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November 5, 2010 by · Leave a Comment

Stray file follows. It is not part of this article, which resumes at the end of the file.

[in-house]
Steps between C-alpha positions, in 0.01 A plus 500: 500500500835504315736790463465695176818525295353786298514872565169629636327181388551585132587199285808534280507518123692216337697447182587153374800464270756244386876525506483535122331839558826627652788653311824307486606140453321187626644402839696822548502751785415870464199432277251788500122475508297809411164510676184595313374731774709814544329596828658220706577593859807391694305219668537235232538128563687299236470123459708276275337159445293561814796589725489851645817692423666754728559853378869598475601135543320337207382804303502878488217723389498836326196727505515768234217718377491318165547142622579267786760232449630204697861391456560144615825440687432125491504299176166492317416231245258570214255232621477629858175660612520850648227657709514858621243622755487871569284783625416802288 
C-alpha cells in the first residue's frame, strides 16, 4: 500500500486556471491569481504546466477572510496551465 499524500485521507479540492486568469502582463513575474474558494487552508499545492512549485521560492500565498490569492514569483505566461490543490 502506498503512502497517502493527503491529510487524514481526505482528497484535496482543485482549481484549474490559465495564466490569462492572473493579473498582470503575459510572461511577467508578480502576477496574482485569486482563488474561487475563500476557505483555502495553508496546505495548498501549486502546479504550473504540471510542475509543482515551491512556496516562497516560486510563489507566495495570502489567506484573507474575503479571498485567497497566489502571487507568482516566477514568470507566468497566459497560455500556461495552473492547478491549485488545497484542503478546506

Among the major critics, there’s hardly a bad review of Megamind in the lot; mostly just various degrees of admiration. Roger Ebert in the Chicago Sun-Times awards it three stars and describes it as “an amusing family entertainment” with “clever dialogue.” As usual, he’s unimpressed with the 3D, even though he remarks that it is “well-used.” He recommends that “if you can find it in 2D, that’s the best choice.” Likewise, Claudia Puig in USA Today concludes that “the 3D is generally superfluous.” On the other hand, Stephen Holden in the New York Times writes that it “is immaculately sleek and gracefully enhanced by 3-D” and that it “has a lot more in its head than the typical aspiring animated blockbuster.” Joy Tipping in the Dallas Morning News says that it’s “not up there with the Disney and Pixar greats, but it certainly continues DreamWorks Animation’s rapid advancement in the art form.” Likewise, Steven Rea in the Philadelphia Inquirer figures that Megamind isn’t as inventive as The Incredibles, “but it’s fun, and funny stuff” and offers “momentum and dazzle.” The most repeated complaint about the movie is that it fails to explore new territory — borrowing from every manner of comic book. “But if it’s difficult to find novelty in Megamind, it’s also hard not to like,” writes Peter Howell in the Toronto Star. Amy Biancolli in the San Francisco Chronicle comments that while “the plot is predictable in the broad strokes,” it is “delightfully unexpected in the smaller ones.” And Wesley Morris concludes in the Boston Globe: “The movie is about the problem of having seen it all before, yes. But it doesn’t treat us as though we have.”